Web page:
It says stuff like:
I've got a secret I've been hiding under my skin
My heart is human, my blood is boiling, my brain I.B.M.
I'm not a hero, I'm not a saviour, forget what you know
I'm just a man whose circumstances went beyond his control
I am the modren man, who hides behind a mask
So no one else can see my true identity
And then the great reveal:
The time has come at last
To throw away this mask
So everyone can see
My true identity...
I'm Kilroy! Kilroy! Kilroy! Kilroy!
What does that mean?
According to Wikipedia: The album's storyline (set in the future) centered around a has-been rock star, living through a disguise of his own, "Mr. Roboto" (according to the album's lead-off song), and caught in a world where music itself has been outlawed.
I still don’t get it.
Remember on Sesame Street they had this segment (probably still, sadly I’ve had no reason to watch Sesame Street since the early seventies, so I can only guess) that went “one of these things is not like the other, one of these things doesn’t belong” and then they’d show 3 blue socks and a red sock. Or for a harder one: an apple, an orange, grapes and a German Shepard.
Doesn’t the SAT have questions like that, too? Which one of these things doesn’t go in the sequence: equilateral, obtuse, isosceles, scalene or Nile, Amazon, Yangtze, Rhine?
“What doesn’t belong” is barely related to my point today, which is that people will say absolutely anything on the radio.
One of my stations does a bit during my drive home where a person will call in with an issue, say: toilet seat up or down? Then other people call in with their stories of dealing with the same issue.
Yesterday, a woman called who had hooked up with this guy who had come to her house and cleaned her carpet (In this context, not a euphemism. He actually shampooed the carpet.) but he was 10 years younger and she wanted to know what experiences women had with dating younger men. Or younger men dating older women.
So this woman phones in and starts to tell about how when she was 21, her dad, then 48 was dating a 19 year old. This is a red sock. It has nothing to do with anything.
Other radio caller goofballs: people who call in with long drawn out stories with all their personal business and lying brother-in-law and klepto Aunt who ran off with Grandma’s china and their bladder surgery complications and the tail they have growing out of the base of their spine. And callers that get all excited telling a long, detailed story that goes nowhere and has zero payoff whatsoever.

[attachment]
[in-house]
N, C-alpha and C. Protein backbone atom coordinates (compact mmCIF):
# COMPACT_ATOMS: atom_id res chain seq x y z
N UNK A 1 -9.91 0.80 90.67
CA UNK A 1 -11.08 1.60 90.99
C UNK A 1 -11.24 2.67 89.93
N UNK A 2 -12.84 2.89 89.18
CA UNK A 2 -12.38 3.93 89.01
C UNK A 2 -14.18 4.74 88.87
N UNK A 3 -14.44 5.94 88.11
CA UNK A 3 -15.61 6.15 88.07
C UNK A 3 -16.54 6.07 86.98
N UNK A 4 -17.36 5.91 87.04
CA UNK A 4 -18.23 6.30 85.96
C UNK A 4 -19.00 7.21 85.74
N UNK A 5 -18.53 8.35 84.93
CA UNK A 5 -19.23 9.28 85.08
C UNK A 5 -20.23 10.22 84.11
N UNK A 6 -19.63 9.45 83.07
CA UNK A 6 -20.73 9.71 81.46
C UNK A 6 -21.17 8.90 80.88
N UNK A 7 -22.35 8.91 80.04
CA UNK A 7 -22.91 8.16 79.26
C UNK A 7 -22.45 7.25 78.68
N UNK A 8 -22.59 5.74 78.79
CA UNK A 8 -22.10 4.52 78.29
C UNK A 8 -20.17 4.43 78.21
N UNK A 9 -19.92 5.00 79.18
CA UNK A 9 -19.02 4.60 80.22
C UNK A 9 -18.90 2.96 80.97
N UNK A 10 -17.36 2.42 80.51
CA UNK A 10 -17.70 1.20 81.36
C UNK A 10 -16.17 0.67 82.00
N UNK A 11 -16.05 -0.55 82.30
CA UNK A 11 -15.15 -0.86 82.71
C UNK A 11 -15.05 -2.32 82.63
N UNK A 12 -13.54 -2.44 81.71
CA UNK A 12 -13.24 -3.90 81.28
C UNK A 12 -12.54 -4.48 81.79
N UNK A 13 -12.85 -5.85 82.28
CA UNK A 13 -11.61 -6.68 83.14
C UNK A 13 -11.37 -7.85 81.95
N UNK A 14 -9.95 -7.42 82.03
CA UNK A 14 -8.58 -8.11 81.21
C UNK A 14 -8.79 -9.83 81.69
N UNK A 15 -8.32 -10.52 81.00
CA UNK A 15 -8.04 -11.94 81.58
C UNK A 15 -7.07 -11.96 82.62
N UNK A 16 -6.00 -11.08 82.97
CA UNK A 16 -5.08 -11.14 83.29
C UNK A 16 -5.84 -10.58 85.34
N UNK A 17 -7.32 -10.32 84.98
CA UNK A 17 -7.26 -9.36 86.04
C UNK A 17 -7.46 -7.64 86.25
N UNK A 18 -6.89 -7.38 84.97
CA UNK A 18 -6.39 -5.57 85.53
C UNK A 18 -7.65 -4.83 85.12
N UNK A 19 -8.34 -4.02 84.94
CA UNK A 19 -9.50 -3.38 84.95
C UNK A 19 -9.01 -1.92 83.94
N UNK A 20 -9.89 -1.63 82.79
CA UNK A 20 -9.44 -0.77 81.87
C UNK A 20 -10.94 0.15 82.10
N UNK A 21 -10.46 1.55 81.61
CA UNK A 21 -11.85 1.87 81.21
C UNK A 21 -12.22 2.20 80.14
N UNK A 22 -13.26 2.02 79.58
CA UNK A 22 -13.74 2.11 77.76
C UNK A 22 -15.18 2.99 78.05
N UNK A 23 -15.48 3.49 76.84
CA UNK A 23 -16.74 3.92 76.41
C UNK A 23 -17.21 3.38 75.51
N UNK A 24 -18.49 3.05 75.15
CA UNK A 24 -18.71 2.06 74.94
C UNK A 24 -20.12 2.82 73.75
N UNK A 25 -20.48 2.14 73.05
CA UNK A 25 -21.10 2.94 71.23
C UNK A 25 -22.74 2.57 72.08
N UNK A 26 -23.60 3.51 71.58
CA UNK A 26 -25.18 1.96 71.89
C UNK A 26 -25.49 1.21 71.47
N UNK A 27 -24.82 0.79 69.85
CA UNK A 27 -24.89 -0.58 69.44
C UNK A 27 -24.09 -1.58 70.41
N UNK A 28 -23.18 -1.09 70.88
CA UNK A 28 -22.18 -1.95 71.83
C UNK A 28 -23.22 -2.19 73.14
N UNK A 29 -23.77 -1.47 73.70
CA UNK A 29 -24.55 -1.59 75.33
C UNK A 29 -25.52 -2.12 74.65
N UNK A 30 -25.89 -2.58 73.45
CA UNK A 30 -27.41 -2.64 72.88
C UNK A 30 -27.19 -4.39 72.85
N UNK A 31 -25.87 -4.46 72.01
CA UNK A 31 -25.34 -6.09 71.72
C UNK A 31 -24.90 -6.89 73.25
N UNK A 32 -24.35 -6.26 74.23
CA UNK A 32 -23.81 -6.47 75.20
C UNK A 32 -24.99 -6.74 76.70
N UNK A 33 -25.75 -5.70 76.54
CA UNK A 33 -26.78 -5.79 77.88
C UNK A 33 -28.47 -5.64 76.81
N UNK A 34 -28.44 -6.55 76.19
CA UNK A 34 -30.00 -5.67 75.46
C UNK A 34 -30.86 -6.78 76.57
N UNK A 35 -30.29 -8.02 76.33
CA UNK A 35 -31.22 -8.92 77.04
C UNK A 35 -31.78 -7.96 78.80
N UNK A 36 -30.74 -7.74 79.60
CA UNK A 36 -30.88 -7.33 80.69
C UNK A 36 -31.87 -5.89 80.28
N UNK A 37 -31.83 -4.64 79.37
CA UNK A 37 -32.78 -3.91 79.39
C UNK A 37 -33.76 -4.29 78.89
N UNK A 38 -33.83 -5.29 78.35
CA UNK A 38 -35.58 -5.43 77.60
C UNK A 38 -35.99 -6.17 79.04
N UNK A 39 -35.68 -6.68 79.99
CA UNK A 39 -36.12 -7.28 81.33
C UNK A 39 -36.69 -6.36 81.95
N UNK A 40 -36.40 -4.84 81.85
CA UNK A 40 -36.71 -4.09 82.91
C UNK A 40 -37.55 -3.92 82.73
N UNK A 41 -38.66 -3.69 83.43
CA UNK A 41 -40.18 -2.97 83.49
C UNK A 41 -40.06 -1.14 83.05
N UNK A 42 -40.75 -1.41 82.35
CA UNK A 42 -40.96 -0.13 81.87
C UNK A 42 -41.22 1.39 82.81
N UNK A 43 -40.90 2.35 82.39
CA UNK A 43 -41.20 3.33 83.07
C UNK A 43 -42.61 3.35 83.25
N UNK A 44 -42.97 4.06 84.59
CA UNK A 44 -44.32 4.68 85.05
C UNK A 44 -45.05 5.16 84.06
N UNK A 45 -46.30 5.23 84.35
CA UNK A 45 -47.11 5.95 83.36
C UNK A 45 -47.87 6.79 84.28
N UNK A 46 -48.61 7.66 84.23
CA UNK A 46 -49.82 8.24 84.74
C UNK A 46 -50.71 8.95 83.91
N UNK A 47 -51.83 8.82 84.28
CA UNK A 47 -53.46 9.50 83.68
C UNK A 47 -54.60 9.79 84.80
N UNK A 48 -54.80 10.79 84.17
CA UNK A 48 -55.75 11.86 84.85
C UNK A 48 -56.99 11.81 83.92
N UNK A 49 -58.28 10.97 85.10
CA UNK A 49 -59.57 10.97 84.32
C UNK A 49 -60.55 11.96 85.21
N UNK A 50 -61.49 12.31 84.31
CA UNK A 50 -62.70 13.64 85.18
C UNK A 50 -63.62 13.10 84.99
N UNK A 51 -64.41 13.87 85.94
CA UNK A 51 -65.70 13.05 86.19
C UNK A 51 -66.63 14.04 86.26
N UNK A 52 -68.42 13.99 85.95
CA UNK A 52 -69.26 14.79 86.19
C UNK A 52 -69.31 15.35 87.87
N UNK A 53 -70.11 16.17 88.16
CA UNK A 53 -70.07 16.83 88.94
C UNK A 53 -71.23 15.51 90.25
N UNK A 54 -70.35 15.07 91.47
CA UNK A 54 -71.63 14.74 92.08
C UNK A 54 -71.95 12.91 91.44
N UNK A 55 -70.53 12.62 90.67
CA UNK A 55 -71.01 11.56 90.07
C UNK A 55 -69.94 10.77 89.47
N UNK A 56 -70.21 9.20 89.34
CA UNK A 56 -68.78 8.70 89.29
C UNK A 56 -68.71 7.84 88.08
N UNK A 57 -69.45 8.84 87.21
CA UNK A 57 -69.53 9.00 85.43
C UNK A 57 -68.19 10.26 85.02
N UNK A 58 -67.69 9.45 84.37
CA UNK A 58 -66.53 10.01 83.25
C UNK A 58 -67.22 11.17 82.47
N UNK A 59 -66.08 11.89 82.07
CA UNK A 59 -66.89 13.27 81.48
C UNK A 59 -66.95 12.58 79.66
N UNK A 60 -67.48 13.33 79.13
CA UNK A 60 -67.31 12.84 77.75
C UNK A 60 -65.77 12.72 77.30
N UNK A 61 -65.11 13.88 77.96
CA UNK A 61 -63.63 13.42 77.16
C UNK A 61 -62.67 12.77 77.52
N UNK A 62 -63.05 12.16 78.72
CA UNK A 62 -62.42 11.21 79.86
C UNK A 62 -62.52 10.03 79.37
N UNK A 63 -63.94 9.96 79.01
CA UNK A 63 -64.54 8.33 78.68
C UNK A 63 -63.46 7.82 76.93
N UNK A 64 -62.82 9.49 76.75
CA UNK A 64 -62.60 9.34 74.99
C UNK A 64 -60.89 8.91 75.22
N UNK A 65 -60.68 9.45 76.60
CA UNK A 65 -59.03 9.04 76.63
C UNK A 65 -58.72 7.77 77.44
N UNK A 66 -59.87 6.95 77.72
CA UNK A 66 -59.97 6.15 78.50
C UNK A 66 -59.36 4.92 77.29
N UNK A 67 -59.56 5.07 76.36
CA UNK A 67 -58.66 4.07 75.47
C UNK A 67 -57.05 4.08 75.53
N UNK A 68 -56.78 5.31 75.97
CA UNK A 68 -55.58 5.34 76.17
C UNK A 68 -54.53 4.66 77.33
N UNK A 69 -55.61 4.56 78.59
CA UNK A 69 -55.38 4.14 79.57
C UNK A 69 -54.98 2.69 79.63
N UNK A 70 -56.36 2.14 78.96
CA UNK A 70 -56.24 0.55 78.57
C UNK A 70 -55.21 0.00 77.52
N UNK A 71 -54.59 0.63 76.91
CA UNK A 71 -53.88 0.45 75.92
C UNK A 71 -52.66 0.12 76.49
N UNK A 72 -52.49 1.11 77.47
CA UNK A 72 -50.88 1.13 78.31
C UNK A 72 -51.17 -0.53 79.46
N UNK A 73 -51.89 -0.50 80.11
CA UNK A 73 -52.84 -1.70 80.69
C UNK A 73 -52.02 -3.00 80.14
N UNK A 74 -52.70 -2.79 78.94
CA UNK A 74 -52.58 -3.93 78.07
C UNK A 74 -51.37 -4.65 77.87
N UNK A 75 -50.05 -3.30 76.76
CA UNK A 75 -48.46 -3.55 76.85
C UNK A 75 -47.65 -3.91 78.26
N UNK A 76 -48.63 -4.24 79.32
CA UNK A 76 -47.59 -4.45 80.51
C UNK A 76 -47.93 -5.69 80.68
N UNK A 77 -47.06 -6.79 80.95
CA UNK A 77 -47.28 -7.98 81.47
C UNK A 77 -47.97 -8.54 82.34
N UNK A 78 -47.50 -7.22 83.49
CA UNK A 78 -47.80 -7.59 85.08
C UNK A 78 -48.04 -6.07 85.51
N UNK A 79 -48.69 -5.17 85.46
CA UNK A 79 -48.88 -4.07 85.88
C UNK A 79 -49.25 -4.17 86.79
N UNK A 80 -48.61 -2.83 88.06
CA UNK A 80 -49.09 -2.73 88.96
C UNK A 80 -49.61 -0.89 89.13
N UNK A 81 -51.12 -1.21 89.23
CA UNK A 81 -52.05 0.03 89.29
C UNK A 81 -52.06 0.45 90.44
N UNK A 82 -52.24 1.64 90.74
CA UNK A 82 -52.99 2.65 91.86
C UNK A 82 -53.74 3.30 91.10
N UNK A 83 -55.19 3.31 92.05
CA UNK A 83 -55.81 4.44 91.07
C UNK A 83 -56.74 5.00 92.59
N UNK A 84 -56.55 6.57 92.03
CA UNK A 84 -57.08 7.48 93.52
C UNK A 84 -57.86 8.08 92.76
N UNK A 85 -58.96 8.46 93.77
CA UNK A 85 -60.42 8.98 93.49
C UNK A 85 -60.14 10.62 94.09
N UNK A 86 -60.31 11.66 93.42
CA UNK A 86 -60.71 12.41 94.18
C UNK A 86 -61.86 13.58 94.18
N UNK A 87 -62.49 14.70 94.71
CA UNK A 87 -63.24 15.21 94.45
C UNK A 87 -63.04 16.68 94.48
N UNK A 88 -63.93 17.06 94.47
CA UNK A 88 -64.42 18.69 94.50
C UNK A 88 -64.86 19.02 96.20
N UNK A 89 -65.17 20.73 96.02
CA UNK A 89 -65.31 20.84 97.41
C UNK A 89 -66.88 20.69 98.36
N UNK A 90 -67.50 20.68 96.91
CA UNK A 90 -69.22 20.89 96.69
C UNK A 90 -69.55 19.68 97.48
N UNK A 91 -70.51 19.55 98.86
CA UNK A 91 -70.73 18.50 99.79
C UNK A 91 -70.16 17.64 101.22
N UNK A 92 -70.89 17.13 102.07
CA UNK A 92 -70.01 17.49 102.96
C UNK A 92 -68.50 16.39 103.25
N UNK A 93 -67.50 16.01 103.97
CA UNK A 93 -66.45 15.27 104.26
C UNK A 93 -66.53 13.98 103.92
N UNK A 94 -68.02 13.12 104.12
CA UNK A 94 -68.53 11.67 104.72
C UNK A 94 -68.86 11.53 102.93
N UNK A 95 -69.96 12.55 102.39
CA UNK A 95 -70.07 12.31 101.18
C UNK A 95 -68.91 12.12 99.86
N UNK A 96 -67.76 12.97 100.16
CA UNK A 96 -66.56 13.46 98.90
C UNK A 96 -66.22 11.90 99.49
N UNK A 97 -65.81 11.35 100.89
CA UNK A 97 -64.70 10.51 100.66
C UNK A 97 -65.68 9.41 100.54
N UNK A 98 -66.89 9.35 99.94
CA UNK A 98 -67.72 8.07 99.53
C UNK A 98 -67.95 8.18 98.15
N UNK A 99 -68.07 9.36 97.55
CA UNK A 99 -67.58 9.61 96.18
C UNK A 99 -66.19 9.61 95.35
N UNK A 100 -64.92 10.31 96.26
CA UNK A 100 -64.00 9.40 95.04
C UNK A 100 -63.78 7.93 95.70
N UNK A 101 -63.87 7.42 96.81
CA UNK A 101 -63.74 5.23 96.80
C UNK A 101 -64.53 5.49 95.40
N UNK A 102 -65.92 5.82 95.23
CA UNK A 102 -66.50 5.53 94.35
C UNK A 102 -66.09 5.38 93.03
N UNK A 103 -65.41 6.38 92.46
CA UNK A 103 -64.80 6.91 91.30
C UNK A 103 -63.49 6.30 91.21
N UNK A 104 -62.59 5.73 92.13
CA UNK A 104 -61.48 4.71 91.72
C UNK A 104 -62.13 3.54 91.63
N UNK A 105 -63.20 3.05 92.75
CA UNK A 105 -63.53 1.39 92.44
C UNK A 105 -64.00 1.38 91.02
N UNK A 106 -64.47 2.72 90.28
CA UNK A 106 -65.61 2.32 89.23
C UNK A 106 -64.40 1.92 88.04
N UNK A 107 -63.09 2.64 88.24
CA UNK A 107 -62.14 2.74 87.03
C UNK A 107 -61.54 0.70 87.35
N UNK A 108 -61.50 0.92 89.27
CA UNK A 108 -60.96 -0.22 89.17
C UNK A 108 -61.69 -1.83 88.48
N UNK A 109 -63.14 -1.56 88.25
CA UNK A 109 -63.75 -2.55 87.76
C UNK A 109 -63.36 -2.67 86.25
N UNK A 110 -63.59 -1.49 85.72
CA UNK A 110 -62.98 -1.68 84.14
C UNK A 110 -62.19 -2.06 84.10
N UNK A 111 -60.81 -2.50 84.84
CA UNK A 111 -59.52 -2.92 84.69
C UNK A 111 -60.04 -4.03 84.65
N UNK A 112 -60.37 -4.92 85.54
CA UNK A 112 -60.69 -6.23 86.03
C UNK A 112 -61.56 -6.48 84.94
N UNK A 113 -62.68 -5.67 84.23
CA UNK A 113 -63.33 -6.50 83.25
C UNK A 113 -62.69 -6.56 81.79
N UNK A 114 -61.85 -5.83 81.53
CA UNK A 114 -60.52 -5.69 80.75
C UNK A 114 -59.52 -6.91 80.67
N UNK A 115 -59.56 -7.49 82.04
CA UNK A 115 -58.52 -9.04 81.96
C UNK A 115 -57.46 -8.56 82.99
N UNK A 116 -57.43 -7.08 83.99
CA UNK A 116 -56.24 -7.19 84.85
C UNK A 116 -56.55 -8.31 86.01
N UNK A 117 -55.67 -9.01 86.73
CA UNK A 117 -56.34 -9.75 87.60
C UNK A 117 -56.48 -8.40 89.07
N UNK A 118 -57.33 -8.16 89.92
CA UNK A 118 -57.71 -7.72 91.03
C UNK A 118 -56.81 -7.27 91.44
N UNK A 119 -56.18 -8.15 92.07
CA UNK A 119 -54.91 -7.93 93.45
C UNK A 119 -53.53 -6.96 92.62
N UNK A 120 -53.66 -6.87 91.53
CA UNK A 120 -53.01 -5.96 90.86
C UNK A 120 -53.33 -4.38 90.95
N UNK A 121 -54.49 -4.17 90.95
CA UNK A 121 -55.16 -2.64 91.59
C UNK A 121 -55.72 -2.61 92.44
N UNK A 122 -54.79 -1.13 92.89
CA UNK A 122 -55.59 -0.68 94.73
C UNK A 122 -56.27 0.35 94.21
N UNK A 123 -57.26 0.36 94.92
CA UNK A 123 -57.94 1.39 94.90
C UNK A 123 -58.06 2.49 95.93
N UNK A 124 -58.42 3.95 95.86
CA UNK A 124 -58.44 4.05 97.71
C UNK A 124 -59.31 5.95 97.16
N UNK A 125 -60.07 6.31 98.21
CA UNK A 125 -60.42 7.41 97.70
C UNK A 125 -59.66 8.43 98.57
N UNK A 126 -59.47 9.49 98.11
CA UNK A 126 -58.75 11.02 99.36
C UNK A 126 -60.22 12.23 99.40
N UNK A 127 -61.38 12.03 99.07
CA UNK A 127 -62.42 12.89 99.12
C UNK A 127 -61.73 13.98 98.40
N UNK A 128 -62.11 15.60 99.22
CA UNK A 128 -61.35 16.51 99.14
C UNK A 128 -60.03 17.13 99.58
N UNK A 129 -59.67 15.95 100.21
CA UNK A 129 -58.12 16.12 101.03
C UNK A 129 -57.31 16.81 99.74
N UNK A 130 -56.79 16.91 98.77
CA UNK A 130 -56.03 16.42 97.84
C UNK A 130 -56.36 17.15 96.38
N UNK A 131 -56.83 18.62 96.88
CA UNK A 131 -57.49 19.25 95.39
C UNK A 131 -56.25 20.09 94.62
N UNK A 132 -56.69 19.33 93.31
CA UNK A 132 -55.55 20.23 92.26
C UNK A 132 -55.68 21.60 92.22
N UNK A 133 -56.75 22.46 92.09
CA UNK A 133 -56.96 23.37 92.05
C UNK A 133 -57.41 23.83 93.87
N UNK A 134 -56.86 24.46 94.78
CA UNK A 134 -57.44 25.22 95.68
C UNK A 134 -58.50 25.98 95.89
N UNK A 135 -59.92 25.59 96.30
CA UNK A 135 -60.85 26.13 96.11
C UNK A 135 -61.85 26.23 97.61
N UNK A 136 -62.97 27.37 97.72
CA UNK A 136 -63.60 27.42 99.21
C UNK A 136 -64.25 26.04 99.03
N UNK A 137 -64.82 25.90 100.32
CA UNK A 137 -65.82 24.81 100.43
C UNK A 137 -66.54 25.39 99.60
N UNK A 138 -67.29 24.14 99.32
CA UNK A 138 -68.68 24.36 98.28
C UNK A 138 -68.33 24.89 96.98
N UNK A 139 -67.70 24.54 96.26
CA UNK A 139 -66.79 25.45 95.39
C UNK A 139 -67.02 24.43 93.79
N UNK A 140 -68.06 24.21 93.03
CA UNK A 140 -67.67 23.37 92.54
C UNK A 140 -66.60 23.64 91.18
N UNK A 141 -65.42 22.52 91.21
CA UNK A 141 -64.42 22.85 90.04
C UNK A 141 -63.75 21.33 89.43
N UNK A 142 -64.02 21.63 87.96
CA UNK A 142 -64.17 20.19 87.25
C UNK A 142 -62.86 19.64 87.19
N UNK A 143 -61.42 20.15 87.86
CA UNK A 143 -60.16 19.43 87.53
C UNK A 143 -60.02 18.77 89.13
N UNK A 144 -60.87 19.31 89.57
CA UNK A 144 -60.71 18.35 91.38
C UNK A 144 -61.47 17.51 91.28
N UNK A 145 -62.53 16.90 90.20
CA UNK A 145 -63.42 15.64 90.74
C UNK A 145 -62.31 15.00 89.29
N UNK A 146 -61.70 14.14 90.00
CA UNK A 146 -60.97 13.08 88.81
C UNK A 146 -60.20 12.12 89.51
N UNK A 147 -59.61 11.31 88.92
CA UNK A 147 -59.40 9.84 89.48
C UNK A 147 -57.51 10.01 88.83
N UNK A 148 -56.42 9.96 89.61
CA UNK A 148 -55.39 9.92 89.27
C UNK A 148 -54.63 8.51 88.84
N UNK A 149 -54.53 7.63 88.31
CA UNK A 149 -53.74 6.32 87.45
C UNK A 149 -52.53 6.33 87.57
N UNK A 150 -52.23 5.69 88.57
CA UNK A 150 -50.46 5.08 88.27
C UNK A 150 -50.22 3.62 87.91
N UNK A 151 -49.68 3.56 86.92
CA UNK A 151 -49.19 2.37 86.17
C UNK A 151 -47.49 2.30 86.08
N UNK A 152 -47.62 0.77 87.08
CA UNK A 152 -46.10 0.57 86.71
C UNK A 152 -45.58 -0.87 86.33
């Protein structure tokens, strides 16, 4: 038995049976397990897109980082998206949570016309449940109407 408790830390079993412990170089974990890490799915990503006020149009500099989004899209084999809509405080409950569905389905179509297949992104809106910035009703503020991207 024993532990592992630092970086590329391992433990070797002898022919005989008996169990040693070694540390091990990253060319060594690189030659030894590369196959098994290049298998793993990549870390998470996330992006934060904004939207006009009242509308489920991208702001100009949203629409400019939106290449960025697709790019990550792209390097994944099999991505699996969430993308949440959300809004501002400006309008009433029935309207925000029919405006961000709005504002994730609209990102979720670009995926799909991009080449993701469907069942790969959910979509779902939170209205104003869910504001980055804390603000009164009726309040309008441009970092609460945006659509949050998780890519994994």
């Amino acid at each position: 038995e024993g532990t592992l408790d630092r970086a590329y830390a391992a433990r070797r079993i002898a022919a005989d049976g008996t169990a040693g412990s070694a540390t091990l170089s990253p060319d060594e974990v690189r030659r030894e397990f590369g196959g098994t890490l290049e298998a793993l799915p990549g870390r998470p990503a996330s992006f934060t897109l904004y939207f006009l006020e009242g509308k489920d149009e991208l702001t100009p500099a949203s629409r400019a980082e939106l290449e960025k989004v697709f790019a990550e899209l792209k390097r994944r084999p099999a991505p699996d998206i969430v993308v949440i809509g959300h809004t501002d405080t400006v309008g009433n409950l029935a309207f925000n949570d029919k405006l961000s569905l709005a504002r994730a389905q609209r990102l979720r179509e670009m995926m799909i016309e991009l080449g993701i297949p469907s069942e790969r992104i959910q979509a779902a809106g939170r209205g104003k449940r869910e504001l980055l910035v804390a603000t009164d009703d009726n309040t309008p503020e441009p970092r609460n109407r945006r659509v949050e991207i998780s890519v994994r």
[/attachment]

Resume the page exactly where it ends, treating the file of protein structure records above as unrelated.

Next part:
Back to the lady with her carpet cleaner â€“ when the radio people played back the listener comments, one guy said, “If he’s a good kisser and she doesn’t outclass him, I think she should give him a chance.” The woman said that was him. He’d heard the show and called in. I think she should give him a chance, too.
Back in those days it was called a personal page before all this blogging business started.
Sadly, I didn’t do any sort of archive keeping in the beginning and I’m not 100% what the debut page looked like although I have some ideas which I will hopefully post this weekend.
Since insomnia seems to be the theme of the week, I bring to you this PamPage historical nugget (which I edited slightly for spelling):
Insomnia: February 1, 1998
It is 2:15am and I am wide awake. I can recall going through most of my life (so far) and never being awake at this hour except for writing college papers and going to wild rock n’ roll clubs. Now it’s getting to be a disturbingly regular occurrence. It’s like the most minute blip on my regular life radar results in indigestion and insomnia. Is this a getting older thing or am I evolving in some strange and undesired direction?
Sometimes, I simply can’t fall asleep. I will usually toss and turn and do a variety of relaxing and breathing exercises before I will get up. Other times I wake up, sometimes as little as 30 minutes after I’ve gone to bed. I actually don’t mind not being able to sleep half as much as I mind being very tired the following day.
My methods of dealing with it usually involve one or any combination of the following: alka seltzer, ginger tea, mineral water, Hyland’s Calming tablets (homeopathic remedy which I highly recommend). I sit on the futon and usually read or sometimes channel surf which is always interesting at this hour. Last night I read for over an hour. Tonight I’ve already drank 2 big cups of tea which is herbal, but nonetheless, I suspect it isn’t helping my cause.
We are in the process of buying our first home which I suspect is at the root of this latest wave of sleeplessness. We found the house last weekend. The worst part was the time between when we knew it was what we wanted and the time we actually signed the offer, which lasted about 24 hours and resulted in one um, spirited discussion. On Friday we brought a stack of paper to the mortgage broker and saw what we were in for with the bank and signed those papers.
It’s especially hard doing this for the first time because the whole homebuying thing is this maze of complicated paperwork, agreements, inspections and even though there are a lot of safeguards in there, and you can do your homework and ask questions, the process is totally mystifying and terrifying. At every turn I’m wondering if we’re just getting suckered, or if we’ve naively paid too much or blindly agreed to some fee or certification that’s completely bogus.
But I’m also thrilled about the house and with the idea that there will be actual places to put things. Our place now is so small. The house has a shop built on. Great, I am thinking. A whole shop where we can put our wrench, 2 screwdrivers and ball of twine. A utility room: hand wash can be dried in a separate room instead of being an obstacle course in the living room and dining area. It’s a good change, it’s just overwhelming at times.
I think I might be able to sleep now.